Skin Reactions

Rashes

Two types of rashes commonly develop in people receiving cancer treatments: an acne-like rash called acneiform and a measles-like rash. Talk to your health care team about the possibility of developing rashes before your treatment begins, and communicate the development of any rashes as soon as they appear. Early treatment can prevent the reaction from becoming severe.

Acneiform (acne-like) rash

Acne-like rashes can appear on the face, scalp and upper trunk. These rashes are not true acne because they contain no bacteria, but they can be just as irritating, if not more. In chemotherapy patients, acne-like rashes are often taken as a sign that the treatment is working.

People treated with radiation therapy or taking targeted therapy drugs are likely to develop an acneiform rash as well. A rash will develop in up to 90 percent of people taking a targeted therapy drug known as an epidermal growth factor receptor (EGFR) inhibitor (erlotinib, cetuximab, panitumumab and vandetanib). This is because the drug blocks specific molecules that are essential for cancer cells but are also active in the skin, hair and nails.

If your health care team thinks you may develop an acneiform rash because of the cancer drugs you are taking, you can use prescription topical cortico- steroids and topical or oral antibiotics as a preventive measure to protect yourself from the rash becoming severe. Protecting your skin is important because it prevents it from getting itchy and dry, which may allow bacteria to enter and cause a reaction.

Symptoms of an acneiform rash include a stinging or burning sensation, itching, irritation or pain. The rash can also take a toll on self-image and negatively impact quality of life for individuals receiving targeted treatments. That’s why it is important to actively manage this reaction and make sure your medication is at its optimal dose.

Several options are available that you can use to prevent and treat an acneiform rash, as summarized in Table 1. One study showed that significant acneiform can be cut in half by taking antibiotics. Topical and oral antibiotics are available, and corticosteroids can also help. It’s important that you do not use certain medicines that are used to treat acne, such as topical retinoids, because they may dry or irritate the skin even more. In addition, because exposure to sunlight may aggravate the reaction, always use broad-spectrum sunscreens when outside.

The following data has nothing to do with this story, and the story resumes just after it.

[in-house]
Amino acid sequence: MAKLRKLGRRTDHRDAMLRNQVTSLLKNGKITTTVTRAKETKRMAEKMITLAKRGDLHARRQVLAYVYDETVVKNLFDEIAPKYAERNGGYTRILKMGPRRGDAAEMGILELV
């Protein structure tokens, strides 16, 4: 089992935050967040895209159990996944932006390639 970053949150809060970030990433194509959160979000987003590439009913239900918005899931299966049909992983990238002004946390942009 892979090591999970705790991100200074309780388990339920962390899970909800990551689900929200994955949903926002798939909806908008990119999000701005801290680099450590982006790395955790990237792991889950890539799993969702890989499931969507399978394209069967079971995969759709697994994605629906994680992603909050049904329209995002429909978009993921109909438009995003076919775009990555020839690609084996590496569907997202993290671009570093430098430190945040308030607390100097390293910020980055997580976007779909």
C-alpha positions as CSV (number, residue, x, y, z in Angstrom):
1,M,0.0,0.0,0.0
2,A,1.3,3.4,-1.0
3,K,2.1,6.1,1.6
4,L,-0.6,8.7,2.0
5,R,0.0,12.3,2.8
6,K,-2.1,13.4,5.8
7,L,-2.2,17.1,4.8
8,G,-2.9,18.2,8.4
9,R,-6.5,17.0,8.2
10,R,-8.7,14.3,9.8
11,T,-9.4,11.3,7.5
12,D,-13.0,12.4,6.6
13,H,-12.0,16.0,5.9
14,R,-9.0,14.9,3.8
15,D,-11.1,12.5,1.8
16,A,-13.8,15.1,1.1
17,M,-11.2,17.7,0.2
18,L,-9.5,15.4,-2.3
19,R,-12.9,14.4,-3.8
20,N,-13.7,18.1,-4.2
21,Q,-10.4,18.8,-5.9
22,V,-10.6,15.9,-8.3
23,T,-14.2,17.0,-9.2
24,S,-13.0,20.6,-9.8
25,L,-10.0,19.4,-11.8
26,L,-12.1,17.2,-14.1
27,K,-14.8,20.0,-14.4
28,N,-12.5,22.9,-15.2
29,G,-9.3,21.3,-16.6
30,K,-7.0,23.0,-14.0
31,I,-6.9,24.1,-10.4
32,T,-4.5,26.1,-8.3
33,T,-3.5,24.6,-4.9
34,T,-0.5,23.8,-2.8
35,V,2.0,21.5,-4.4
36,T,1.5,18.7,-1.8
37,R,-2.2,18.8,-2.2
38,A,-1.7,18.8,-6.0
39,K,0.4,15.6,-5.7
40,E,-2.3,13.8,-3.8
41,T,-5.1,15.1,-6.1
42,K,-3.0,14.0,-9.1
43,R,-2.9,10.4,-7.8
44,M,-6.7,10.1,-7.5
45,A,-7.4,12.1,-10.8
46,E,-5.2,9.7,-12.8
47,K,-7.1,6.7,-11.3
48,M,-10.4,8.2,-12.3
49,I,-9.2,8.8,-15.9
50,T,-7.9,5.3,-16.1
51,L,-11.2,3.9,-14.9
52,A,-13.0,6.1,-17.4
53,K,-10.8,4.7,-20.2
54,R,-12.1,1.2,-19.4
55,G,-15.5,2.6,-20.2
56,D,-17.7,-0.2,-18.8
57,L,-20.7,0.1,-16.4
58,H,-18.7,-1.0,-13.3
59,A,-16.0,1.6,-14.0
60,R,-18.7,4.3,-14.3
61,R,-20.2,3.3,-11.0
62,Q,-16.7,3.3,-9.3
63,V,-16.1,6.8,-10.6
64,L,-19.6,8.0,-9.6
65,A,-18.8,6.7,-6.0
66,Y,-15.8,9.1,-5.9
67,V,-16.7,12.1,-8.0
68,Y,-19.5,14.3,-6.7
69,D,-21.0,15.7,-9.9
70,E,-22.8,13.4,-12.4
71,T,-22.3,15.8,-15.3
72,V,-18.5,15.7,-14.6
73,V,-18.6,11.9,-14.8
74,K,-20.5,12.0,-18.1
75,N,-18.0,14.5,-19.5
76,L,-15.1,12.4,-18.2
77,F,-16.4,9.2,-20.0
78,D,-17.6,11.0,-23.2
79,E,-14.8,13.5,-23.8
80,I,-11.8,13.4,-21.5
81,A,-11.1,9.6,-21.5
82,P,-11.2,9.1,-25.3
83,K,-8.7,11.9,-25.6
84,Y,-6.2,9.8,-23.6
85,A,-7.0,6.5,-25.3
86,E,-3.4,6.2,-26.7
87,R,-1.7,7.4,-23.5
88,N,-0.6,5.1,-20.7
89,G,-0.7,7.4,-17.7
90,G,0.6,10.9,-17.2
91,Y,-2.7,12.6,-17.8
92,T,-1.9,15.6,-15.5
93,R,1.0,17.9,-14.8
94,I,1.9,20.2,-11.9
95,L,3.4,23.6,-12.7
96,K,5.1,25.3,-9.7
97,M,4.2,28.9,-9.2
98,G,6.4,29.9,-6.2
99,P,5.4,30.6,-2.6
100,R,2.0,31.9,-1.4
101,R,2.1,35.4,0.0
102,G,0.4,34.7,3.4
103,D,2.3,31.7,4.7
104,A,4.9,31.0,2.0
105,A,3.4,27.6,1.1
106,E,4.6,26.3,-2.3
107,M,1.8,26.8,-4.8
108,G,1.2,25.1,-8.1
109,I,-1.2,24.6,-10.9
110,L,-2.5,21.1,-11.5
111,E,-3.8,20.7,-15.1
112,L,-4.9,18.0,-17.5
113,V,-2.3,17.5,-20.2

If your rash becomes severe and painful, your doctor may choose to decrease or stop your treatment. In a survey of doctors who prescribed targeted therapies for their cancer patients, eight out of 10 reported that they withheld treatment for a short time and three out of 10 discontinued treatment altogether. Depending on the severity of your symptoms, your doctor may recommend medications that are being investigated in clinical studies.

Measles-like rash

The most common type of rash that can develop from chemotherapy is a measles-like rash that produces red bumps and spots. It usually appears within the first few weeks after treatment begins and starts on the neck, chest and stomach; it then may spread to the arms and legs. This type of rash is typically itchy, and the skin may feel hot and swollen. In the majority of cases, this rash is not life-threatening and can be treated with medications so that your anti-cancer treatments may continue.

Treatment often consists of topical (triamcinolone, fluocinonide) or oral corticosteroids (prednisone, dexamethasone, methylprednisolone) used twice daily. The chemotherapy usually can continue at the same dose or one that your doctor considers safe. In severe cases, however, your doctor may recommend stopping chemotherapy for several weeks until the rash improves or resolves.

It’s important to remember that a measles-like rash can be caused by various other medications, too, including antibiotics, over-the-counter pain medicines (such as ibuprofen), anti-seizure medications or those used for high blood pressure. Signs that a measles-like rash may be serious include painful blisters on the skin, difficulty breathing or swelling of the lips.

Table 1. Options to prevent and treat rashes

Type of reaction Treatment suggestions
Mild (the rash is generally confined to one area)
▪ Topical corticosteroids (hydrocortisone, alclometasone) or antibiotics (clindamycin, 
  erythromycin, mupirocin)
▪ Oral tetracycline antibiotics (doxycycline, minocycline)
Moderate (the rash has spread or is affecting self-esteem)
▪ Topical corticosteroids (hydrocortisone, alclometasone)
▪ Four-week course of oral tetracyclines (100 mg doxycycline twice daily or 100 mg 
  minocycline daily)
Severe (the rash is interfering with daily activities and is intolerable)
▪ Short course of oral corticosteroids (methylprednisolone, prednisone, dexamethasone)
▪ Chemotherapy interruption for seven to 10 days then resumed at a lower dose
▪ Steroid cream and oral tetracycline antibiotics, even after discontinuation of
  chemotherapy
▪ If all else fails, oral isotretinoin (discuss the side effects with your health care team)

Medications associated with rashes

Acneiform rashes:

  • cetuximab (Erbitux)
  • erlotinib (Tarceva)
  • everolimus (Afinitor)
  • gefitinib (Iressa)
  • lapatinib (Tykerb)
  • panitumumab (Vectibix)
  • temsirolimus (Torisel)
  • vandetanib (Caprelsa)

Measles-like rashes:

  • bendamustine (Treanda)
  • carboplatin (Paraplatin)
  • cisplatin (Platinol)
  • dasatinib (Sprycel)
  • doxorubicin (Adriamycin, Doxil)
  • everolimus (Afinitor)
  • fluorouracil (Adrucil)
  • imatinib (Gleevec)
  • ipilimumab (Yervoy)
  • lenalidomide (Revlimid)
  • nilotinib (Tasigna)
  • paclitaxel (Taxol)
  • pertuzumab (Perjeta)
  • sorafenib (Nexavar)
  • temsirolimus (Torisel)
  • vemurafenib (Zelboraf)

Additional Resources

 

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